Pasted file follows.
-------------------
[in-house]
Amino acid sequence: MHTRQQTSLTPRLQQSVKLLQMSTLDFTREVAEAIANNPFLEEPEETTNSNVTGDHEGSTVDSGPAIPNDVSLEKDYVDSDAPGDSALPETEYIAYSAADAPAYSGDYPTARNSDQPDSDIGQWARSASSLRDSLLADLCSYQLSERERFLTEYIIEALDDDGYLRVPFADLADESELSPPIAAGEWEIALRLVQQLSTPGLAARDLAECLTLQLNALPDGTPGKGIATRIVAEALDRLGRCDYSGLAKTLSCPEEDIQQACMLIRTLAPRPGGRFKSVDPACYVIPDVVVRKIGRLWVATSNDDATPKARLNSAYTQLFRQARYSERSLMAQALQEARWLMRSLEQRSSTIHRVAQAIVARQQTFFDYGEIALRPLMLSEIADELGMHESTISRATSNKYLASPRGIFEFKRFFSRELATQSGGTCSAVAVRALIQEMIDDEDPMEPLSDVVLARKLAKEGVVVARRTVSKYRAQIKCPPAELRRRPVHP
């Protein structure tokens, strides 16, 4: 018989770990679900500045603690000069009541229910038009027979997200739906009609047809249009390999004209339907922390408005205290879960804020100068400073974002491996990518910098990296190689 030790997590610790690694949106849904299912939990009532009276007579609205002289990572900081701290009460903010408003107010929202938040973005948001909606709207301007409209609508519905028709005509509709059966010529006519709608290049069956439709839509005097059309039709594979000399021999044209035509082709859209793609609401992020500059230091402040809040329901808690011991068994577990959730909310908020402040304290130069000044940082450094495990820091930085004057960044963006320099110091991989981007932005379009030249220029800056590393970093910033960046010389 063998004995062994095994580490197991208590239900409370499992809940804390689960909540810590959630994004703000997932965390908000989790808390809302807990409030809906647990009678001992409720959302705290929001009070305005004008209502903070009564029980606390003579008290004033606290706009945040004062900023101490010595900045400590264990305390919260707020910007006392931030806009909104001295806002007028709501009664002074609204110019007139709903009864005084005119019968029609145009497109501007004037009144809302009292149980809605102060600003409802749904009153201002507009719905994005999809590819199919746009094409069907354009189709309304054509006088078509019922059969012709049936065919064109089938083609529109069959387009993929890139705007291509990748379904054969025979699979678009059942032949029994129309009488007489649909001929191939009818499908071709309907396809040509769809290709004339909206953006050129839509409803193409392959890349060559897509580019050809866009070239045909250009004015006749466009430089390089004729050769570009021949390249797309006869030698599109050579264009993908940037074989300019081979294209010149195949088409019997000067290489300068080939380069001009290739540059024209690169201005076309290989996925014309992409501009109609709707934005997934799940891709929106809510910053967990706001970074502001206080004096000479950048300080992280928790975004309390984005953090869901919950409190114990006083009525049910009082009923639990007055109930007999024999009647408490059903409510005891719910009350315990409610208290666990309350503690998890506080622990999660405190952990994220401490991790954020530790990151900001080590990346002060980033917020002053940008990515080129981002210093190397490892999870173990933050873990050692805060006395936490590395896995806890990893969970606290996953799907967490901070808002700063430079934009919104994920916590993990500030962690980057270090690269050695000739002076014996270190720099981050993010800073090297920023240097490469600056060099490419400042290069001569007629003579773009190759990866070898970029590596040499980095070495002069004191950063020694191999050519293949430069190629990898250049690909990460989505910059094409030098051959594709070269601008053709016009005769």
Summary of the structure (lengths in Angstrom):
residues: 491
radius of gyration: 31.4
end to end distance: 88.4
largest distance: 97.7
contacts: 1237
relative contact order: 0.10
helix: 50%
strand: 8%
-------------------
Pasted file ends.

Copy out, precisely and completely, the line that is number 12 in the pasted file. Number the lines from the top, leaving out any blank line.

strand: 8%